It is the end of the line for former Green Beret Michael Taylor and his son, Peter, who lost their court fight to avoid extradition from the United States to Japan on Thursday and could be on a plane to Tokyo as early as Friday morning US time.
A three-judge panel of the federal First Circuit Court of Appeals in Boston issued a terse, six-line ruling denying the Taylors appeal. Tokyo prosecutors want the Taylors back in Japan to stand trial for their alleged role in helping Carlos Ghosn, the fugitive former CEO of Nissan and Renault, break bail and escape from Japan in December 2019.
Ghosn is safe in Lebanon, his home country, which doesn’t have an extradition treaty with Japan. The Taylors, having languished in a Massachusetts jail for the past eight months, now must face Japan’s notorious “hostage justice” system.
Expect them to confess – who knows to what? – because they will be interrogated without the presence of a lawyer until they do. That’s how things are done in Japan and why Japan boasts a 99% conviction rate.
While Tokyo prosecutors have won a victory with the support of Mike Pompeo’s State Department, which is now history, the victory is a small one looking at the big picture
And no one else wins.
Not Nissan, which is projecting a 340 billion yen (US$3.2 billion) operating loss in the current business year ending March 31.
Not Carlos Ghosn, who is safe in Lebanon but still on the Interpol watch list.
Not the Taylors, obviously, who are facing up to two years in prison, assuming the prosecutors don’t add charges.
Not Greg Kelly, the American at Nissan who is currently on trial in Tokyo for his alleged role in helping Ghosn hide eight years of retirement income. (Note, by the way, that senior Japanese management at Nissan who played their own roles in that because they shared with Kelly the goal of paying Ghosn enough to keep him at Nissan, won’t be prosecuted.)
Not US President Joe Biden’s administration, which – while committing to “re-engage” with the United Nations Human Rights Council – has just signed off on the Taylors’ extradition.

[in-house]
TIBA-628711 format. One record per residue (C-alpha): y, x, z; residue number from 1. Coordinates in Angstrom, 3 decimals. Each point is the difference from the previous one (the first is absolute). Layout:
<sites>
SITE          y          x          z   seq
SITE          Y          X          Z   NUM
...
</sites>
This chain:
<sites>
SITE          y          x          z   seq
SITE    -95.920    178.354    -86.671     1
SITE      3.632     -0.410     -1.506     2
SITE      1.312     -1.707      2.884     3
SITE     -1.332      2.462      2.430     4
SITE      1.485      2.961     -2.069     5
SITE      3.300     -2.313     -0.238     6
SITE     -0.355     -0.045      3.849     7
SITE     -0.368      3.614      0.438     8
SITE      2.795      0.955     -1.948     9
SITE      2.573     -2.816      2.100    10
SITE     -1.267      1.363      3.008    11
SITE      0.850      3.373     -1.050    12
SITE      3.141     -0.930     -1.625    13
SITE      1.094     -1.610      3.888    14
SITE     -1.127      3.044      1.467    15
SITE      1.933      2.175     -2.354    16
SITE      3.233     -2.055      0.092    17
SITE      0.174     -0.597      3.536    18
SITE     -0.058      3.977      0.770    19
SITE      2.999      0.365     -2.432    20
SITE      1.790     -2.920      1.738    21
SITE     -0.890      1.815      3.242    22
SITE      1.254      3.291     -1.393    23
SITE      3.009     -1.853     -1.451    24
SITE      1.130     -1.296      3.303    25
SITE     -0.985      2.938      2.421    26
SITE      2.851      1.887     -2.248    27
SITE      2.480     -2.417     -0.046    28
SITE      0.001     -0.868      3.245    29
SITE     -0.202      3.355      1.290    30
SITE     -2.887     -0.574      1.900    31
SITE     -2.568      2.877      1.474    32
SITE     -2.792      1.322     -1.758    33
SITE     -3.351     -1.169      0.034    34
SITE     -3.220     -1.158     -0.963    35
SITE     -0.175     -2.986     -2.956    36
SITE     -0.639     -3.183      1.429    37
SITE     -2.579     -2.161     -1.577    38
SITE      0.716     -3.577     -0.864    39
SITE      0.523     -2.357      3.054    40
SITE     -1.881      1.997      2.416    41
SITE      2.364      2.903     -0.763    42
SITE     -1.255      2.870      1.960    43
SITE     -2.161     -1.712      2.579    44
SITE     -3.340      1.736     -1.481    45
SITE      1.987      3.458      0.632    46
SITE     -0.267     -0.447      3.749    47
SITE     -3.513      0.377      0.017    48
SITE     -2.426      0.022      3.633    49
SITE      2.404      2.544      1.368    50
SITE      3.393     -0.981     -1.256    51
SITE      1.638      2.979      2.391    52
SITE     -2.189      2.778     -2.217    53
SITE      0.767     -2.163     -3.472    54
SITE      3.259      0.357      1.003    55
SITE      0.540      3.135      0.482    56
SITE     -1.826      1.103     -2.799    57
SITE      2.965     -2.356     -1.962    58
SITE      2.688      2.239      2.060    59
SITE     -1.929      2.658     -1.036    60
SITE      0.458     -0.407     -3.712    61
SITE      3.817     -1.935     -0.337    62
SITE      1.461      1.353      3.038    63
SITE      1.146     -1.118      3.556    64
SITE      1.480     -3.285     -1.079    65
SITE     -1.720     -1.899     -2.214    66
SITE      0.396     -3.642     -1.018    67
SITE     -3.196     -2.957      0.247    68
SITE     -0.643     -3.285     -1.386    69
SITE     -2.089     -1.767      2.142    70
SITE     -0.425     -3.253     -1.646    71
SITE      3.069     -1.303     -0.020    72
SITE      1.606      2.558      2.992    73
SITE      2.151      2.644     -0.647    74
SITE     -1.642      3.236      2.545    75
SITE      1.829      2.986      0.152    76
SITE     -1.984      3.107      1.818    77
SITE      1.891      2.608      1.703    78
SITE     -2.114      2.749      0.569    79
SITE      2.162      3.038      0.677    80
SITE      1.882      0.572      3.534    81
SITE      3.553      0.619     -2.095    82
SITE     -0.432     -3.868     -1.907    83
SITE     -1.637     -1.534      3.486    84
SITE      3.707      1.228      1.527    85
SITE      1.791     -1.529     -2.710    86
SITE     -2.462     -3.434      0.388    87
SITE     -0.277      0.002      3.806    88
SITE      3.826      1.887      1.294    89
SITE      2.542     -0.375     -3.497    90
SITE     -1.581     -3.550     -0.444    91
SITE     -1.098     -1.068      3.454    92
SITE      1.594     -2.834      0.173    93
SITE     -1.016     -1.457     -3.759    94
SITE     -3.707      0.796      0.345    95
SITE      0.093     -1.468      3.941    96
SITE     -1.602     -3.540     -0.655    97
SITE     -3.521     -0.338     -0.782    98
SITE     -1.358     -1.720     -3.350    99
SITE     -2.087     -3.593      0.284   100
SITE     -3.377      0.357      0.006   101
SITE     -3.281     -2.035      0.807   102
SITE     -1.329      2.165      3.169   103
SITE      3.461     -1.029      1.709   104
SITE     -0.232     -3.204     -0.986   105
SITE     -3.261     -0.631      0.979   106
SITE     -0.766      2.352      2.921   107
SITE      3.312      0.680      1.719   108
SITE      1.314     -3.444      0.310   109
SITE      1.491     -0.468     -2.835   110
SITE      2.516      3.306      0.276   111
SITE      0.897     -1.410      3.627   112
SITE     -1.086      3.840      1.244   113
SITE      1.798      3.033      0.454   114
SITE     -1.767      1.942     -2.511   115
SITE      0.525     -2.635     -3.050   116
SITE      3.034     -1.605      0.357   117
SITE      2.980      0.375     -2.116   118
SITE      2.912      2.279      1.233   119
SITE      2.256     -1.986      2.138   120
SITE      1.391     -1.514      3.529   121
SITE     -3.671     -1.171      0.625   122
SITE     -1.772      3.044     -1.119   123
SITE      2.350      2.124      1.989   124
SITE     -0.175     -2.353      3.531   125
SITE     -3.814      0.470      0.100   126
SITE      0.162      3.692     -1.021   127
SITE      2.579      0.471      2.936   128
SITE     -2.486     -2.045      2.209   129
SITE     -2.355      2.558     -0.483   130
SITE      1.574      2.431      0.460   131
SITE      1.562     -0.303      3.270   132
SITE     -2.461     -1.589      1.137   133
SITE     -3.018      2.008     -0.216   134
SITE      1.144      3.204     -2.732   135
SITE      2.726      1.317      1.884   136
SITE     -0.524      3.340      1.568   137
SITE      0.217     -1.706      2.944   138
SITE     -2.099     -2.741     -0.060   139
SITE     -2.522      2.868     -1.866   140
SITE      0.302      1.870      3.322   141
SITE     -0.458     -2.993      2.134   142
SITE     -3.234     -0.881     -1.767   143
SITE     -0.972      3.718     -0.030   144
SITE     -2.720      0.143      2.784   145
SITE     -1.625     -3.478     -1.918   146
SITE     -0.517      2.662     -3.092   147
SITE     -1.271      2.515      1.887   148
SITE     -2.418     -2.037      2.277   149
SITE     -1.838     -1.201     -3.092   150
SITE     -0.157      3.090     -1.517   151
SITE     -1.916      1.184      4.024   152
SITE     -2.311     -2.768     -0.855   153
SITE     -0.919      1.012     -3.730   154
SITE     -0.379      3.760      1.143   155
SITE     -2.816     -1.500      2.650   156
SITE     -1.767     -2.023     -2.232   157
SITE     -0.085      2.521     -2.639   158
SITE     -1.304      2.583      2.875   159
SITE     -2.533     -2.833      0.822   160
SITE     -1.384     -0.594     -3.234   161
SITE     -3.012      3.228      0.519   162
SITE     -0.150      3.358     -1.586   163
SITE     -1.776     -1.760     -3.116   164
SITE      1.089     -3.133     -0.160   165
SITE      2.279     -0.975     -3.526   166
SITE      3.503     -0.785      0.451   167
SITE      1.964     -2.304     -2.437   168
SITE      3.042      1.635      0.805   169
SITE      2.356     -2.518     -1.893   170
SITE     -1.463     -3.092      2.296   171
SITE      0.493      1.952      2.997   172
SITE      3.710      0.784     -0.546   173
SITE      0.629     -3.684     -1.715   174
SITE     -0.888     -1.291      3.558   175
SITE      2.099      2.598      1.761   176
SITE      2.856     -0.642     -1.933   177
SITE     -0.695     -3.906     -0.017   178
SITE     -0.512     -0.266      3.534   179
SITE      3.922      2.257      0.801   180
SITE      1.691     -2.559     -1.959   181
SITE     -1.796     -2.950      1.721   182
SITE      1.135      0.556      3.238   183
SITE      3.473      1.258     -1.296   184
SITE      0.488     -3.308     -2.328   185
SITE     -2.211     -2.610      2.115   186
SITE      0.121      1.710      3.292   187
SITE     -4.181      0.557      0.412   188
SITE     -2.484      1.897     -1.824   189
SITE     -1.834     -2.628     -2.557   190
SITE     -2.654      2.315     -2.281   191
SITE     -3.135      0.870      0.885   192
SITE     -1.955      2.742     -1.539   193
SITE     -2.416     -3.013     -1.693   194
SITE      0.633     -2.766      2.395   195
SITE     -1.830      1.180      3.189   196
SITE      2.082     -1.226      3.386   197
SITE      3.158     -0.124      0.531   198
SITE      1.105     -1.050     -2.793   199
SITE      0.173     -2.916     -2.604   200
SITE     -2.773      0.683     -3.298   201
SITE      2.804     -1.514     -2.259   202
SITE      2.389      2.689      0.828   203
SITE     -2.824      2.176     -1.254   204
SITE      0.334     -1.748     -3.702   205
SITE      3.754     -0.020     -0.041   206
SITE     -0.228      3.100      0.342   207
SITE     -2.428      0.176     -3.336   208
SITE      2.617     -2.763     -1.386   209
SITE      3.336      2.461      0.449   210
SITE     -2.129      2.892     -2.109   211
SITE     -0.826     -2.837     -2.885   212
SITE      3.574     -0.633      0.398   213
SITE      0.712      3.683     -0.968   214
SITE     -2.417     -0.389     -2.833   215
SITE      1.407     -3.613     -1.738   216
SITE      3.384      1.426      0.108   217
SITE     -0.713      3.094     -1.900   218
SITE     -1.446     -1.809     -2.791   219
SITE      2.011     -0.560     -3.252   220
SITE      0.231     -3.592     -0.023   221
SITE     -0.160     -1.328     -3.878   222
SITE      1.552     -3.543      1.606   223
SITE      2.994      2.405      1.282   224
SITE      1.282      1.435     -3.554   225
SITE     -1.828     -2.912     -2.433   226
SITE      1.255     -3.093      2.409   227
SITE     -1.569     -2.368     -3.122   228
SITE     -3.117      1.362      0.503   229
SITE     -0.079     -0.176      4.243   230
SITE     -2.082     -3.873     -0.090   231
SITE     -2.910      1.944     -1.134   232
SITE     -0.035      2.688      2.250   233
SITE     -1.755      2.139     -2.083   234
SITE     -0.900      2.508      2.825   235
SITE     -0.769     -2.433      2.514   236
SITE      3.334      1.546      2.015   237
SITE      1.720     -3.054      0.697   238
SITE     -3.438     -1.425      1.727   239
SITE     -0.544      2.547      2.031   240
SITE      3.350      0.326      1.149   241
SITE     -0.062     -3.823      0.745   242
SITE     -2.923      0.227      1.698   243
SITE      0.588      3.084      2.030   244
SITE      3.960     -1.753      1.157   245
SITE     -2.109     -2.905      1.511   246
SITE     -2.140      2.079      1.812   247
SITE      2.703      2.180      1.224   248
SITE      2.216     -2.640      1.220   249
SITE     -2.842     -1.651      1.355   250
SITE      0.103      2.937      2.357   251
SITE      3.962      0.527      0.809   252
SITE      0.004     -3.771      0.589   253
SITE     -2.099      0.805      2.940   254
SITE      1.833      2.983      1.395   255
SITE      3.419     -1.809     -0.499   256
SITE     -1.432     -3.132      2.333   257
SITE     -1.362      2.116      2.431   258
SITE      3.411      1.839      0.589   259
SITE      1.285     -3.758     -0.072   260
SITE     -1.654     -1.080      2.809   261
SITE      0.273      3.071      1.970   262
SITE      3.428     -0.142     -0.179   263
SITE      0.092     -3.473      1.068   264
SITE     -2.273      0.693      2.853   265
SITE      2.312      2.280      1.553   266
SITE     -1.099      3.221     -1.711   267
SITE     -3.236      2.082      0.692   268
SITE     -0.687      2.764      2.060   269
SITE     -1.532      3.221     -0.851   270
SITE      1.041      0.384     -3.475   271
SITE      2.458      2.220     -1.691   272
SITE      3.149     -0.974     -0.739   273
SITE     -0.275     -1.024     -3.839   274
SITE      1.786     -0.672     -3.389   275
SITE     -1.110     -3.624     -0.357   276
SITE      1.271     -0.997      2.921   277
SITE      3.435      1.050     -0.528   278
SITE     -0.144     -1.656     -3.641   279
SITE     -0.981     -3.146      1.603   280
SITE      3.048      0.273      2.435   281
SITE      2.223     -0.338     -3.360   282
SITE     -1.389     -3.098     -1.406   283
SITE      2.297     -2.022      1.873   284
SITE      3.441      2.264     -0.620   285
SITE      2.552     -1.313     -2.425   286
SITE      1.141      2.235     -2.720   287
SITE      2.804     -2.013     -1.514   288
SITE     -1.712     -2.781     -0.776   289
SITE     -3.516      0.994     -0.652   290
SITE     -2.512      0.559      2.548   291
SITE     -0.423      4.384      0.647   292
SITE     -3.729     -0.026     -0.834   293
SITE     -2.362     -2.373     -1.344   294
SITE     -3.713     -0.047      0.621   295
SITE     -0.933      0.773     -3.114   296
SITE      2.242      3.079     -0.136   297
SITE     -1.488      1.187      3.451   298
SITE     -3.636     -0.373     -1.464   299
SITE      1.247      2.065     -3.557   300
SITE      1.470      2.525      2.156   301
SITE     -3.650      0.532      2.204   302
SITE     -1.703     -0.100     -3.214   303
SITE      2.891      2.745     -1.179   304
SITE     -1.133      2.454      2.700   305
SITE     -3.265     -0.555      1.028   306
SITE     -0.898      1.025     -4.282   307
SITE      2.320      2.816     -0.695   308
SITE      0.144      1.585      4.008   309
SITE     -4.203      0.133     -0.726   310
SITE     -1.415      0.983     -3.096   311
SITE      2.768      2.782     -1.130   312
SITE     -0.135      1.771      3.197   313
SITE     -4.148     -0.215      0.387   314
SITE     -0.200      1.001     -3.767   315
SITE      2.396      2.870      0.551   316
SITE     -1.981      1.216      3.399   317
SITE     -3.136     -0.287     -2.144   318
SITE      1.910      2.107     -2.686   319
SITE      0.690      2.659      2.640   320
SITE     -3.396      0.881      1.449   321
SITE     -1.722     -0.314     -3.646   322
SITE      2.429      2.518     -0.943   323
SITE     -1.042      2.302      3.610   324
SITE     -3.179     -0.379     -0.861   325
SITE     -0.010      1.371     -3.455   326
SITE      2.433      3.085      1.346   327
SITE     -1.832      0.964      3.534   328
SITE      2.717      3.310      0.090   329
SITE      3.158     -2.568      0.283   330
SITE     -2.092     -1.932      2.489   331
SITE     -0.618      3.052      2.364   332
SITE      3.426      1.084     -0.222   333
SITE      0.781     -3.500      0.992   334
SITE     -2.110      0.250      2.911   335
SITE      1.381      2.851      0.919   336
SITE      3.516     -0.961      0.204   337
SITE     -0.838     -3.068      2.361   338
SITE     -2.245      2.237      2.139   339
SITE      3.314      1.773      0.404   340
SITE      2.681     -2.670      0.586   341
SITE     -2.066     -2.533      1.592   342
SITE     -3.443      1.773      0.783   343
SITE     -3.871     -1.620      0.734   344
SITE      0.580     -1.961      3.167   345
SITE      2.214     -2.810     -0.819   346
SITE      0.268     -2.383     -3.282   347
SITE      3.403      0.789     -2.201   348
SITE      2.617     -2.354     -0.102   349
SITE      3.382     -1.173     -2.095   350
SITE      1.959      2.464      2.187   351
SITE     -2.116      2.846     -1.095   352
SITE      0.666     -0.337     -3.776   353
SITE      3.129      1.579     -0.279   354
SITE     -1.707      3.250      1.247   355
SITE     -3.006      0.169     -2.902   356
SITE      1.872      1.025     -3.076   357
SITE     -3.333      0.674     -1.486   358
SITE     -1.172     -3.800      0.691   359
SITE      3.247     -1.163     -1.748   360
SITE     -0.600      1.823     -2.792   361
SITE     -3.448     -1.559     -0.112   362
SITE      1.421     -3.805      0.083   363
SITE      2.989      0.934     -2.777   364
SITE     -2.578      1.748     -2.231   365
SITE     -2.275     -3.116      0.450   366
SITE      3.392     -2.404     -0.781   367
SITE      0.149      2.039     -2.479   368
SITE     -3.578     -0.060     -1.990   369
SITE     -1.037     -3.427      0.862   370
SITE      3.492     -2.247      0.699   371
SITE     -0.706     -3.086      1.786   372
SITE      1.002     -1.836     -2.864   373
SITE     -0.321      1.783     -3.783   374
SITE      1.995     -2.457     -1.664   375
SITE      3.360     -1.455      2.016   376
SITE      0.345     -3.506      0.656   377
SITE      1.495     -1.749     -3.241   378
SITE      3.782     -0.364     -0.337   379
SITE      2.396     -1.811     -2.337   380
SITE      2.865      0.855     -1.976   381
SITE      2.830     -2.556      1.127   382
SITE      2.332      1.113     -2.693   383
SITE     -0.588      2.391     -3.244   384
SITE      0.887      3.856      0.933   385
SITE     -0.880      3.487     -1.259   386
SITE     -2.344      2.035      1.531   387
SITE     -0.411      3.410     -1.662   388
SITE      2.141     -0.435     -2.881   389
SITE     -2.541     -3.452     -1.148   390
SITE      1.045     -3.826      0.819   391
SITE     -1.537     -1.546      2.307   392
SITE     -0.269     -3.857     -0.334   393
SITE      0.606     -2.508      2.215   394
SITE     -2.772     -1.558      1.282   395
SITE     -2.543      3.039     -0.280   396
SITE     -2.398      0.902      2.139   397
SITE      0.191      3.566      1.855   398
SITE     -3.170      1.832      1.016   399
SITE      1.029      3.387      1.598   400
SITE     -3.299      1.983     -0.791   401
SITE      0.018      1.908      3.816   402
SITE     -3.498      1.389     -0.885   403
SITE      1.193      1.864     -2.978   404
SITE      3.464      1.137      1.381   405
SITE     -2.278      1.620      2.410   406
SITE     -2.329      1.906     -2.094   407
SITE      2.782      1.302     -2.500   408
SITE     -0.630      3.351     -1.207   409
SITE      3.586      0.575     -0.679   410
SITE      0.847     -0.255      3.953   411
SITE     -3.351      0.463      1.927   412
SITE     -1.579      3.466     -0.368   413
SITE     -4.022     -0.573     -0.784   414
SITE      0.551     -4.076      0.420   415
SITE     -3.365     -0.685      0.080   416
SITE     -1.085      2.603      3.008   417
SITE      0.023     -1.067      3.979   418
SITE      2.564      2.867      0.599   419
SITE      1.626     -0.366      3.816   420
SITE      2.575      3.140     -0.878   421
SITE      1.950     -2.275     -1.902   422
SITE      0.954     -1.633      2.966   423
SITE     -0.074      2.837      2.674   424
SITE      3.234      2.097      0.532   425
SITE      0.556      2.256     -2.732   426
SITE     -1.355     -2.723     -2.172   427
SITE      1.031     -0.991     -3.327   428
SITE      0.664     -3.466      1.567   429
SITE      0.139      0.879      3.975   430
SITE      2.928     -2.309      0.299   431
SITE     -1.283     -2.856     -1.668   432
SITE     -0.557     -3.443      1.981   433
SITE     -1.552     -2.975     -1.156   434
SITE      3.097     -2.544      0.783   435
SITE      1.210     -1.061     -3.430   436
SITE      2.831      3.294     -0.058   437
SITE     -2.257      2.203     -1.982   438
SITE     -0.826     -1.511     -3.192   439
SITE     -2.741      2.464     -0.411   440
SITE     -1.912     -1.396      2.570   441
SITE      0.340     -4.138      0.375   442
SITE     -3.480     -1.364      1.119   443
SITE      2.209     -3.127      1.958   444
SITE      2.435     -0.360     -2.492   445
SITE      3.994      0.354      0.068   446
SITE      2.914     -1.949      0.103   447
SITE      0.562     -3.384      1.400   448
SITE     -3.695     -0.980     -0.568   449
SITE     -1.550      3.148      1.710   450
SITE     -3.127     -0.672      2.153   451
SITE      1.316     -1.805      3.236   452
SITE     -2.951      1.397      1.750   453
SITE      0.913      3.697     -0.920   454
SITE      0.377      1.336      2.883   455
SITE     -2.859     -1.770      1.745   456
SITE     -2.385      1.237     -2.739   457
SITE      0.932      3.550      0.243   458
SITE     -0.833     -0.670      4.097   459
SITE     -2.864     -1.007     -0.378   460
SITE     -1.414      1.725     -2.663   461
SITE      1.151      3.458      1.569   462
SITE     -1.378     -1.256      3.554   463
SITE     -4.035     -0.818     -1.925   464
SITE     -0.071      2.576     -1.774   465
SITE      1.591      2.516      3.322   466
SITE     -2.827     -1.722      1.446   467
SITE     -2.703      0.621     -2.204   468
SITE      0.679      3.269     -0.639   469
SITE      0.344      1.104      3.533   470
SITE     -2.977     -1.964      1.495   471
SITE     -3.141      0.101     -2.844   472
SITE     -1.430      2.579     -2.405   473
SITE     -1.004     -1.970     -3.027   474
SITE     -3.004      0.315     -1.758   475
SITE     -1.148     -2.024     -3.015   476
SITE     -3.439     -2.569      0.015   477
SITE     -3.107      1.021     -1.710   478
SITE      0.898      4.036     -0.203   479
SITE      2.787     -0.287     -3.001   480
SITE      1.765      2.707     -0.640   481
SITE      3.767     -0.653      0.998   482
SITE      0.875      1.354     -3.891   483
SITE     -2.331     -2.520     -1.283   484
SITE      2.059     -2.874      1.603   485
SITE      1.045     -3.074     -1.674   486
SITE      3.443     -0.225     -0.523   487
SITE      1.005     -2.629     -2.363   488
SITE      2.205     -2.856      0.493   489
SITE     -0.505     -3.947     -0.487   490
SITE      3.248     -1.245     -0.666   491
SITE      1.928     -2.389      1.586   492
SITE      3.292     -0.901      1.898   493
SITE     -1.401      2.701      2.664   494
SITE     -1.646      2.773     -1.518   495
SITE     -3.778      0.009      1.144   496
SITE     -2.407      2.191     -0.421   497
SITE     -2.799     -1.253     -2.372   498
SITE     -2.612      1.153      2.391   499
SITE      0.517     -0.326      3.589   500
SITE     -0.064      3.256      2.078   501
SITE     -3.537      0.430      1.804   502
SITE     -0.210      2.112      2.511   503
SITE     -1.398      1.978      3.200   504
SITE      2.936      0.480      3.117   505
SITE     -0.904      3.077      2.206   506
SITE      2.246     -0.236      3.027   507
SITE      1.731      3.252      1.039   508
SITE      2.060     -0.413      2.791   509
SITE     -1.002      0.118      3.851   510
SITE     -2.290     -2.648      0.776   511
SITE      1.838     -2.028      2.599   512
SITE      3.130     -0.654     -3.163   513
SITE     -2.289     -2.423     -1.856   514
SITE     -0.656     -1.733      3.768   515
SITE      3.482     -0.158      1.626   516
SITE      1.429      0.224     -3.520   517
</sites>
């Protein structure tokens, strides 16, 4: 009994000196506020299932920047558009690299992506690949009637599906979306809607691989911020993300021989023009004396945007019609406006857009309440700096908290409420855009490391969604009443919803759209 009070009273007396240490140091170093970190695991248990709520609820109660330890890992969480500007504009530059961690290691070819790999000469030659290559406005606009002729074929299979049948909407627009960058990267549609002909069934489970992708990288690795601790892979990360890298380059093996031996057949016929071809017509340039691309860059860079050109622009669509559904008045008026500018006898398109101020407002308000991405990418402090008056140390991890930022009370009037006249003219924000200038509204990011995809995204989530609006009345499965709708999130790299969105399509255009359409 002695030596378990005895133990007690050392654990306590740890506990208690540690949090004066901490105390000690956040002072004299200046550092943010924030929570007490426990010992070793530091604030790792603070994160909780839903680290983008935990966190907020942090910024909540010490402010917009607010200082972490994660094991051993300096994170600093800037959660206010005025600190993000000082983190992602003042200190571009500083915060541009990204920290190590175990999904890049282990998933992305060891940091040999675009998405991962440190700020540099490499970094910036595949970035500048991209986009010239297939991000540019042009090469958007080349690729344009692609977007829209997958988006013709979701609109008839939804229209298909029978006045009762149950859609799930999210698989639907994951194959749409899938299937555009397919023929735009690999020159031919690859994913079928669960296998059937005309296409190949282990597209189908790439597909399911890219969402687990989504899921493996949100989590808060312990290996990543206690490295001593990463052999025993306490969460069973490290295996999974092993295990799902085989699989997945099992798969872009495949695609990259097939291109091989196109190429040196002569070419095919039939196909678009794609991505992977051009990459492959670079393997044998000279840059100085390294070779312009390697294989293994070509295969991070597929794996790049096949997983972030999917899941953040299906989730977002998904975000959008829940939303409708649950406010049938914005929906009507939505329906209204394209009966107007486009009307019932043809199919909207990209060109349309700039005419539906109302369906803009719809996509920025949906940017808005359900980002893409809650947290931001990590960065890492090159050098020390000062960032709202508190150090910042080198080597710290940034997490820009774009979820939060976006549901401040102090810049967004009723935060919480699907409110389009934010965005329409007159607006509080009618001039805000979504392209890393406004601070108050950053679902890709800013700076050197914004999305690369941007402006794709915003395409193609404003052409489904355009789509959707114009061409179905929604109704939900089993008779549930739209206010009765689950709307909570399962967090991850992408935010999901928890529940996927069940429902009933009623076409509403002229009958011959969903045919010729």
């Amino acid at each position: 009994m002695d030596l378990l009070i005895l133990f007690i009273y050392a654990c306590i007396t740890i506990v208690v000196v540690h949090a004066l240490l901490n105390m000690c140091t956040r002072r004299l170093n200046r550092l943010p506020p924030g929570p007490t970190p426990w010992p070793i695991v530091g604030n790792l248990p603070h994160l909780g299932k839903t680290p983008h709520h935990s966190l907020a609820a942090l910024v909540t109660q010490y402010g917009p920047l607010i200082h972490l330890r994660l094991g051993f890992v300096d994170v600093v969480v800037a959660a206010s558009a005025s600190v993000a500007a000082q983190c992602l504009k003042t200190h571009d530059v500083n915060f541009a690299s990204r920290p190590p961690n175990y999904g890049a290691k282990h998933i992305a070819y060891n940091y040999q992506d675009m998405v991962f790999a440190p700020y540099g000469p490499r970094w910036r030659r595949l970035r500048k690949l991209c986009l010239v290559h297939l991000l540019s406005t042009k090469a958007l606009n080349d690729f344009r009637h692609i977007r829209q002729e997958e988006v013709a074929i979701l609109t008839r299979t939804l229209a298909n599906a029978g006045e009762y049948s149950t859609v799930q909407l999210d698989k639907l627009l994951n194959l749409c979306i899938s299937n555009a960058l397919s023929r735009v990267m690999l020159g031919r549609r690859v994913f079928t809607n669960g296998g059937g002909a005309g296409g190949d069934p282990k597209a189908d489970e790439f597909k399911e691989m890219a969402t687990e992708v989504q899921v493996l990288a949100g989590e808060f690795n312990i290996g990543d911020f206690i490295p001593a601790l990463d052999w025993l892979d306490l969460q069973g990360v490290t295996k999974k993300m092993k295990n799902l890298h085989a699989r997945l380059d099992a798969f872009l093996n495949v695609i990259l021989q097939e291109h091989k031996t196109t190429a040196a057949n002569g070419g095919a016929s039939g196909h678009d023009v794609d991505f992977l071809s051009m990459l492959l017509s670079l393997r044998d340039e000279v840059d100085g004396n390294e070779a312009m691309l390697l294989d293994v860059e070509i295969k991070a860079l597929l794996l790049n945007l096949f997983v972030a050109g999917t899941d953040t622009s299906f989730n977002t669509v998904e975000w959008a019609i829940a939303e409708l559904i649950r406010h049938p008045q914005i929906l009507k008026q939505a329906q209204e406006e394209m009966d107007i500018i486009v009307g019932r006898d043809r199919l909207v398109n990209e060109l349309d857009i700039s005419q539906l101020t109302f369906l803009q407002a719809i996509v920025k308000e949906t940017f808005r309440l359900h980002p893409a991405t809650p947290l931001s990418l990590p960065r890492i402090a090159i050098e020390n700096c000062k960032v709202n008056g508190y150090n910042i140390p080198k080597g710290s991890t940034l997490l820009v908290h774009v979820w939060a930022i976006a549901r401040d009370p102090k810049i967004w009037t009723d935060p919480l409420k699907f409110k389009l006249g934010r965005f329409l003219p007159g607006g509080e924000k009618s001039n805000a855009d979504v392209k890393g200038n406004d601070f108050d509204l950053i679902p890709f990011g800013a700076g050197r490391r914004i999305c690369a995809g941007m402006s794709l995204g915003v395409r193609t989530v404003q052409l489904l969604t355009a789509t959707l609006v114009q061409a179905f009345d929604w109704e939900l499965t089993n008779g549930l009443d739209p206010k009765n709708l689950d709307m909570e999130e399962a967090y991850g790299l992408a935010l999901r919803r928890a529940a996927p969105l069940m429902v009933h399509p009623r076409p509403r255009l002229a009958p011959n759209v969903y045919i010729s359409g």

And clearly not any of us Americans who have lived, worked or traveled overseas.
In effect, a US federal judge representing the District of Massachusetts ruled that what most of us would call torture doesn’t meet the legal definition. Her ruling ignored evidence to the contrary, including evidence from three US senators representing states where Nissan has plants.
Having followed the Ghosn story from Day 1, November 19, 2018, when he was forcibly removed from his airplane and taken to the Tokyo Detention Center, to be held in solitary confinement for 130 days and subjected to extended interrogations without his attorney present, I can say that we have been played by Japanese prosecutors.
But don’t take my word for it. Take the word of Mississippi’s US Senator Roger Wicker, who, speaking on the floor of the Senate in late September, characterized the charges against Ghosn and Kelly as “bogus.”
Focusing on Kelly, who resides in Nashville, Tennessee, Wicker said the Nissan board member was lured to Japan on false pretenses. Like Ghosn, Kelly was arrested shortly after his arrival and taken to the same Tokyo Detention House – which, to be clear, is a maximum-security prison complete with an execution chamber, where doomsday cult leader Shoko Asahara was hanged in July 2018.
“Their plan required framing [Kelly] for bogus financial crimes and throwing him under the bus,” Wicker declared. “While he was en route to Tokyo from the US, Nissan executives launched a ‘boardroom coup’ to strip Mr Kelly of his position. Concurrently, government prosecutors seized his boss, Carlos Ghosn, chairman of the board of Nissan, for allegedly underreporting his income – another bogus charge.”